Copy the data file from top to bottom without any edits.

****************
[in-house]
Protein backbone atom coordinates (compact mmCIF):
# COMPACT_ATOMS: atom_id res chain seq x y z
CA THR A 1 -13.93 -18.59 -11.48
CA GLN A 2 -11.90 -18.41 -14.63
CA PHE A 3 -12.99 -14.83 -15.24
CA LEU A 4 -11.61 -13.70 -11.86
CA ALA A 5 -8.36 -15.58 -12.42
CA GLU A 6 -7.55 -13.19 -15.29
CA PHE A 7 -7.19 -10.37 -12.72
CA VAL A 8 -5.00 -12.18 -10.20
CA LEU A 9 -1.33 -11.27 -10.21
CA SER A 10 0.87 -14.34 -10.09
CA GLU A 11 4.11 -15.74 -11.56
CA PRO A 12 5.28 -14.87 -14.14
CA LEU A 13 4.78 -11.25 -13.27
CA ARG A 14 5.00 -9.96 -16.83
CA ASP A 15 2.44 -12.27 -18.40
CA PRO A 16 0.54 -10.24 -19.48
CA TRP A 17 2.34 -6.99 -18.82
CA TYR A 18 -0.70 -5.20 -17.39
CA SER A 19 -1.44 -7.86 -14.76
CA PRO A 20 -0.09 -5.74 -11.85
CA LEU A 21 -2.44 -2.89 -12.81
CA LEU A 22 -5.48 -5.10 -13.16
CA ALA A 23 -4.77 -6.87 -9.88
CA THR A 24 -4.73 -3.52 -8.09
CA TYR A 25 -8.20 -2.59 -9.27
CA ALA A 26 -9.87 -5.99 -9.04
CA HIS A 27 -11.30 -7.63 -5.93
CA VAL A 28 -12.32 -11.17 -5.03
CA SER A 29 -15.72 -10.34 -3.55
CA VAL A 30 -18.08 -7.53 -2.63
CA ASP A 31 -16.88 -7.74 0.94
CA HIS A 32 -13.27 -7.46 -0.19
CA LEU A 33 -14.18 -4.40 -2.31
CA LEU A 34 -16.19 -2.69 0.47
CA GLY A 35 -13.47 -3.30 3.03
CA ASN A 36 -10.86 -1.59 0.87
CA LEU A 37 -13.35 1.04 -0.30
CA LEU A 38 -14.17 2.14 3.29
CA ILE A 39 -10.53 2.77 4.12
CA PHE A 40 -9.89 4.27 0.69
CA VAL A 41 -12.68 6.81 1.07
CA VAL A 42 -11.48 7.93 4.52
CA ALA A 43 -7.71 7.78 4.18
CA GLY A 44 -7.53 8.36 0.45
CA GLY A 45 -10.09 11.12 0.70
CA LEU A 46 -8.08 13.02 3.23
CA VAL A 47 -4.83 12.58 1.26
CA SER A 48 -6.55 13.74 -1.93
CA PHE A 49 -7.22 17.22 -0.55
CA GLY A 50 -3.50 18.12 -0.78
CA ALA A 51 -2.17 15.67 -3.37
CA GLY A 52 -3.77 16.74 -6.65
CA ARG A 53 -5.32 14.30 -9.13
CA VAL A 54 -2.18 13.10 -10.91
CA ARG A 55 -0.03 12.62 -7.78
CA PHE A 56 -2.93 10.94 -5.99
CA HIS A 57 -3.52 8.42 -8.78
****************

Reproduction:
[in-house]
Protein backbone atom coordinates (compact mmCIF):
# COMPACT_ATOMS: atom_id res chain seq x y z
CA THR A 1 -13.93 -18.59 -11.48
CA GLN A 2 -11.90 -18.41 -14.63
CA PHE A 3 -12.99 -14.83 -15.24
CA LEU A 4 -11.61 -13.70 -11.86
CA ALA A 5 -8.36 -15.58 -12.42
CA GLU A 6 -7.55 -13.19 -15.29
CA PHE A 7 -7.19 -10.37 -12.72
CA VAL A 8 -5.00 -12.18 -10.20
CA LEU A 9 -1.33 -11.27 -10.21
CA SER A 10 0.87 -14.34 -10.09
CA GLU A 11 4.11 -15.74 -11.56
CA PRO A 12 5.28 -14.87 -14.14
CA LEU A 13 4.78 -11.25 -13.27
CA ARG A 14 5.00 -9.96 -16.83
CA ASP A 15 2.44 -12.27 -18.40
CA PRO A 16 0.54 -10.24 -19.48
CA TRP A 17 2.34 -6.99 -18.82
CA TYR A 18 -0.70 -5.20 -17.39
CA SER A 19 -1.44 -7.86 -14.76
CA PRO A 20 -0.09 -5.74 -11.85
CA LEU A 21 -2.44 -2.89 -12.81
CA LEU A 22 -5.48 -5.10 -13.16
CA ALA A 23 -4.77 -6.87 -9.88
CA THR A 24 -4.73 -3.52 -8.09
CA TYR A 25 -8.20 -2.59 -9.27
CA ALA A 26 -9.87 -5.99 -9.04
CA HIS A 27 -11.30 -7.63 -5.93
CA VAL A 28 -12.32 -11.17 -5.03
CA SER A 29 -15.72 -10.34 -3.55
CA VAL A 30 -18.08 -7.53 -2.63
CA ASP A 31 -16.88 -7.74 0.94
CA HIS A 32 -13.27 -7.46 -0.19
CA LEU A 33 -14.18 -4.40 -2.31
CA LEU A 34 -16.19 -2.69 0.47
CA GLY A 35 -13.47 -3.30 3.03
CA ASN A 36 -10.86 -1.59 0.87
CA LEU A 37 -13.35 1.04 -0.30
CA LEU A 38 -14.17 2.14 3.29
CA ILE A 39 -10.53 2.77 4.12
CA PHE A 40 -9.89 4.27 0.69
CA VAL A 41 -12.68 6.81 1.07
CA VAL A 42 -11.48 7.93 4.52
CA ALA A 43 -7.71 7.78 4.18
CA GLY A 44 -7.53 8.36 0.45
CA GLY A 45 -10.09 11.12 0.70
CA LEU A 46 -8.08 13.02 3.23
CA VAL A 47 -4.83 12.58 1.26
CA SER A 48 -6.55 13.74 -1.93
CA PHE A 49 -7.22 17.22 -0.55
CA GLY A 50 -3.50 18.12 -0.78
CA ALA A 51 -2.17 15.67 -3.37
CA GLY A 52 -3.77 16.74 -6.65
CA ARG A 53 -5.32 14.30 -9.13
CA VAL A 54 -2.18 13.10 -10.91
CA ARG A 55 -0.03 12.62 -7.78
CA PHE A 56 -2.93 10.94 -5.99
CA HIS A 57 -3.52 8.42 -8.78